Art as data: Studying corpses by drawing them
Paper by Sian Mui
Given at the University of Bradford in December 2015
Artists’ reconstructions of graves and funeral scenes are widely used in museum and heritage centres as well as academic presentations and publications. While such artworks are readily employed to support the presentation of archaeological information, their analytical and interpretive capacities are often overlooked.
This paper addresses the potentials of treating art as data, drawing examples from my current research on corpse positioning in early Anglo-Saxon England. Over 2000 skeletons are reimagined and drawn as corpses. Every single drawing of a body is effectively a piece of artwork, which requires a creative interpretation of the grave plan informed by taphonomic and anatomical knowledge.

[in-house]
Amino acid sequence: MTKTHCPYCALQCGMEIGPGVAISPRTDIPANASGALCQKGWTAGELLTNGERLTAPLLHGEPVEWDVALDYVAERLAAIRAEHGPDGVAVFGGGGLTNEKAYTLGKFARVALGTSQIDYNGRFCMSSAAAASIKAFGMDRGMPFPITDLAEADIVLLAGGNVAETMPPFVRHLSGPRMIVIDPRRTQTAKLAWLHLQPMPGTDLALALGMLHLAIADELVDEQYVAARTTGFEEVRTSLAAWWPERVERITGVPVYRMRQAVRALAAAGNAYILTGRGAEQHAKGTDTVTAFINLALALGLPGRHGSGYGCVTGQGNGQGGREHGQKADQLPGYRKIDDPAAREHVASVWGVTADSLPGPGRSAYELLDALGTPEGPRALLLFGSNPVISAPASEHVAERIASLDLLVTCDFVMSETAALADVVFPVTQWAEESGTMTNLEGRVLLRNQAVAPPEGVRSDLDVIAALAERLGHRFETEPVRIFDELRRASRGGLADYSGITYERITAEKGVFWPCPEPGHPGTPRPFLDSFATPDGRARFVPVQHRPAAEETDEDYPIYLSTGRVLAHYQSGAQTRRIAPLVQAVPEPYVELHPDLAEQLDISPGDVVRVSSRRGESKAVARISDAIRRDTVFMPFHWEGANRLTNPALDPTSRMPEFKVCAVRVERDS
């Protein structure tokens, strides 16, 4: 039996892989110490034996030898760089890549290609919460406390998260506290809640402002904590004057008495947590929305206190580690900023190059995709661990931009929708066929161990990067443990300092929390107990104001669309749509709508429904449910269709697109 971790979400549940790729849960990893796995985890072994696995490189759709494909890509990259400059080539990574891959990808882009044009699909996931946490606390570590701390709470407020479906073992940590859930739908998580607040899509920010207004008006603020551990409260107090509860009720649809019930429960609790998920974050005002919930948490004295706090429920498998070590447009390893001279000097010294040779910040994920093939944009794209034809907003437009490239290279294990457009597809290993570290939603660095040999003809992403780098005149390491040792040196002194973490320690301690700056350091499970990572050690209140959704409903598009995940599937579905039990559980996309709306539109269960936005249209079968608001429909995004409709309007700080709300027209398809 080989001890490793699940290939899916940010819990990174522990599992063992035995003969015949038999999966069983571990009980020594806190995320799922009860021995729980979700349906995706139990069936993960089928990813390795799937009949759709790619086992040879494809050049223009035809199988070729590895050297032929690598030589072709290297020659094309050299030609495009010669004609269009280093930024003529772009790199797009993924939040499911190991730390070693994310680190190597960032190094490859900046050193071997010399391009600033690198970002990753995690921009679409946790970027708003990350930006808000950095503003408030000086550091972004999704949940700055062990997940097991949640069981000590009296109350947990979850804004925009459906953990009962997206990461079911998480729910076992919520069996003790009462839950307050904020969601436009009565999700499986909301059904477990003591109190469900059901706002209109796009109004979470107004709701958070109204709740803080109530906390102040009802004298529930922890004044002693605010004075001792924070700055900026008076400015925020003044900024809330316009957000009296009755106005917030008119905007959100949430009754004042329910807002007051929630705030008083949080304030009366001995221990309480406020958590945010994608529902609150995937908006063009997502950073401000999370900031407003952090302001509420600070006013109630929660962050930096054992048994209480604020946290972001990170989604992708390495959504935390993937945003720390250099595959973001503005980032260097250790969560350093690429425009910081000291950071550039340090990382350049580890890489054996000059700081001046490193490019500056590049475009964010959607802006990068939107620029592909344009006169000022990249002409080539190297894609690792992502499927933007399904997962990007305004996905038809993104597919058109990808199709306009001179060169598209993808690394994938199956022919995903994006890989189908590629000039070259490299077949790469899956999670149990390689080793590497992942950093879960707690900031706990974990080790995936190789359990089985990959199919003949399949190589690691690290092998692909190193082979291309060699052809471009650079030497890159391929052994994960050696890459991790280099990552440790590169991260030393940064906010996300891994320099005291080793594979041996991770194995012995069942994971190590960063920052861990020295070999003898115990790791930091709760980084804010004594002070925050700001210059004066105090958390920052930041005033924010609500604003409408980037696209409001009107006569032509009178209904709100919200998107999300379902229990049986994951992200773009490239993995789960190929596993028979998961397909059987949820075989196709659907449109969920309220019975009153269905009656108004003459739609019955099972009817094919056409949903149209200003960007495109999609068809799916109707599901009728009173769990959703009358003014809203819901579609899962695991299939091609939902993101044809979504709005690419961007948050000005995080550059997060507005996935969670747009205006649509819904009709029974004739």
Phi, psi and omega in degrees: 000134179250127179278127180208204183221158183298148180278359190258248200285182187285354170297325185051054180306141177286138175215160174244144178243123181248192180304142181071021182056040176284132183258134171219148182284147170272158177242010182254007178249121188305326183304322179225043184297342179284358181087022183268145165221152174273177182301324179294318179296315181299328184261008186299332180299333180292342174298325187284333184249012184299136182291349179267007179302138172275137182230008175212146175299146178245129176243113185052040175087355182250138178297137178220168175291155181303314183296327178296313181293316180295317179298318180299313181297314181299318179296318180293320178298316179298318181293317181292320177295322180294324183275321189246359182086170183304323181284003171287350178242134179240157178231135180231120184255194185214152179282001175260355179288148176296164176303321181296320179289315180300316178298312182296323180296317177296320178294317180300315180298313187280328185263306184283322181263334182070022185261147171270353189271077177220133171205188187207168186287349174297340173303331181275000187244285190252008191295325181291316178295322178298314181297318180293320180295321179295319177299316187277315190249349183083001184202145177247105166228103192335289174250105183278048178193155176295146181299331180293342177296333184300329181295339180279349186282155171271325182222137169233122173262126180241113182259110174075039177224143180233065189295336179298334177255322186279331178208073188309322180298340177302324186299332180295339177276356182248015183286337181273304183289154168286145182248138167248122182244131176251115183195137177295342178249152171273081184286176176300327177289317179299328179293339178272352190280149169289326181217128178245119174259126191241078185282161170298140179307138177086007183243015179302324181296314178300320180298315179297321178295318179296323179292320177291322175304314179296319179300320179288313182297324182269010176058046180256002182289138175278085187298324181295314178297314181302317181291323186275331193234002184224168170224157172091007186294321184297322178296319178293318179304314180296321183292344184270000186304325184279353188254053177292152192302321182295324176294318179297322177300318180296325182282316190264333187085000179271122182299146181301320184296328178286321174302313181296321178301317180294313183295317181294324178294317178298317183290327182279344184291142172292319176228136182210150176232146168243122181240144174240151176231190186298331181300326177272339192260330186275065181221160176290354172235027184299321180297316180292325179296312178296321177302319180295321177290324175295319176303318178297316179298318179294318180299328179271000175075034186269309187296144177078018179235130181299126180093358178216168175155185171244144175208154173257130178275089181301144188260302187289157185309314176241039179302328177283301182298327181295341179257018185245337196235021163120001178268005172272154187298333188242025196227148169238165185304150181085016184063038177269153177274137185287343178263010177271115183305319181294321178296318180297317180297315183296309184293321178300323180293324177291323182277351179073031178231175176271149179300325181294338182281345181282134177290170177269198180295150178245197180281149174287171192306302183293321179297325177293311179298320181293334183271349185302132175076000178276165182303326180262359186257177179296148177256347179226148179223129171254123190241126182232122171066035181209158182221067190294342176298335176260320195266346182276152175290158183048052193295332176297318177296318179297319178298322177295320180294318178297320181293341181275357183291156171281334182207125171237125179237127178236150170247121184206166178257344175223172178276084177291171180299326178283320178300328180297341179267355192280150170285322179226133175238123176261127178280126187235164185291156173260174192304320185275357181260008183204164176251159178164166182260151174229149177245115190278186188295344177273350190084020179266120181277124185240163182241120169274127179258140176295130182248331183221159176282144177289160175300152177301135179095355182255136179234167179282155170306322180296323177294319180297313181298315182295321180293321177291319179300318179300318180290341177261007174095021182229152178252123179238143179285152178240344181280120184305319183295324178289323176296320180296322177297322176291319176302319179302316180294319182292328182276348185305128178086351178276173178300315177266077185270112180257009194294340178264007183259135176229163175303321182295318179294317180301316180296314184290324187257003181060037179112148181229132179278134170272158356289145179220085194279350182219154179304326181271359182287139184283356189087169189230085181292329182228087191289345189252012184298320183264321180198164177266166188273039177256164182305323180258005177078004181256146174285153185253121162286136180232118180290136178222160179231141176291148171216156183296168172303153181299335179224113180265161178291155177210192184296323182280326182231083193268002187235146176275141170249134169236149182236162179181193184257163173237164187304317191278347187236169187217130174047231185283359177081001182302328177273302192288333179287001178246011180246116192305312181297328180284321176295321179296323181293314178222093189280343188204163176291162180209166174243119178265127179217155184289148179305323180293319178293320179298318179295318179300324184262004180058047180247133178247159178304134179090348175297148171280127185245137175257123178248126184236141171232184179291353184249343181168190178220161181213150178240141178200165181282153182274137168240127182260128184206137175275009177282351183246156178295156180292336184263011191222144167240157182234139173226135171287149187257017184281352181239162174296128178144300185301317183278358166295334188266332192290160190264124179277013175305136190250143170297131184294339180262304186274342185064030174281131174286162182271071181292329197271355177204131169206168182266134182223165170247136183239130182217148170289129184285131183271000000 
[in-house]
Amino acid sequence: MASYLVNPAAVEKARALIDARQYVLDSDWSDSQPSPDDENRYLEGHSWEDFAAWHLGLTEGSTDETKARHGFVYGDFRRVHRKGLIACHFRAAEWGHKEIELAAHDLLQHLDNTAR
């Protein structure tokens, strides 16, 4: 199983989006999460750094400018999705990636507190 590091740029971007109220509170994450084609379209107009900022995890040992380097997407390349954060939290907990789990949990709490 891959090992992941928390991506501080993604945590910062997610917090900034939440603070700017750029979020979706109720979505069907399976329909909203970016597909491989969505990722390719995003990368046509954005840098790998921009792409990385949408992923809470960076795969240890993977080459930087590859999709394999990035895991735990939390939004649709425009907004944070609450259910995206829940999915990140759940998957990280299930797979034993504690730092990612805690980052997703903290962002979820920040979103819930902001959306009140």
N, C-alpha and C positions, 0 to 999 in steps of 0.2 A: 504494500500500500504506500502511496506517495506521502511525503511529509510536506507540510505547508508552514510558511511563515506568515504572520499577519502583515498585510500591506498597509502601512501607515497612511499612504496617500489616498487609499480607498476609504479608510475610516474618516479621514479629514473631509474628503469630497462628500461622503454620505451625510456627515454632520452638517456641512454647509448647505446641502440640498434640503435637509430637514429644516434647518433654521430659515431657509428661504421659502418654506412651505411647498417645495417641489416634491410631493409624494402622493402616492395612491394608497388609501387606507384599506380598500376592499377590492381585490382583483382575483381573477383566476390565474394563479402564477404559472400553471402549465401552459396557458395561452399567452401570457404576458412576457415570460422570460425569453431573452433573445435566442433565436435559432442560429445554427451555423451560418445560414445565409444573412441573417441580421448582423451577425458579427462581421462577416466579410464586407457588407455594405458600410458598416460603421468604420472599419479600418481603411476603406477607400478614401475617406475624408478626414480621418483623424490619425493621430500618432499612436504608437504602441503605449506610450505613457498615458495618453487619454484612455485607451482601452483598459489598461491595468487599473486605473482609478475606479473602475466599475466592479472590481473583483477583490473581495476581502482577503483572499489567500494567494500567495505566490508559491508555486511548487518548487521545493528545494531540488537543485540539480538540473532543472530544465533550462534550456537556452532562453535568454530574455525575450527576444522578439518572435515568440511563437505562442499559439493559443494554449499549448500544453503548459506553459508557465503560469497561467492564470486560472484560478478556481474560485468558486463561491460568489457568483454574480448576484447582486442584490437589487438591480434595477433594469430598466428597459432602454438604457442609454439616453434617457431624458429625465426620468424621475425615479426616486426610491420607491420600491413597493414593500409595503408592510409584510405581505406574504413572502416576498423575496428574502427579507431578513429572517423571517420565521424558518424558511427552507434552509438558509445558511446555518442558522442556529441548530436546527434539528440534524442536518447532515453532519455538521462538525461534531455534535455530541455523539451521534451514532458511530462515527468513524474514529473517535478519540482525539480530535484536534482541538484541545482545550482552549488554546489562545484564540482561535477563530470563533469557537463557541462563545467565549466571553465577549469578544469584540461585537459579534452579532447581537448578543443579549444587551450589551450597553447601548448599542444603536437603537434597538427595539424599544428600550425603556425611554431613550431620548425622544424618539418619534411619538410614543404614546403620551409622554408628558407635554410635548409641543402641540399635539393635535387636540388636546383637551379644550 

By envisioning the body fleshed, this process of artistic rendering addresses a multiplicity of information about the grave, including the weight of the body, clothing, the visuality of the grave, the logistics of positioning the corpse, and the emotive implications of the funeral. Drawings can be combined, compared, and contrasted to assess patterns and change in funerary practices. Meanwhile, each drawing is ultimately an interpretation, with its own temperament and influenced by the style of the original plan as well as the reconstruction artist’s state of mind. Finally, addressing the definitions of data and art, this paper entertains thoughts on the innovative use of art in contributing to archaeological research.
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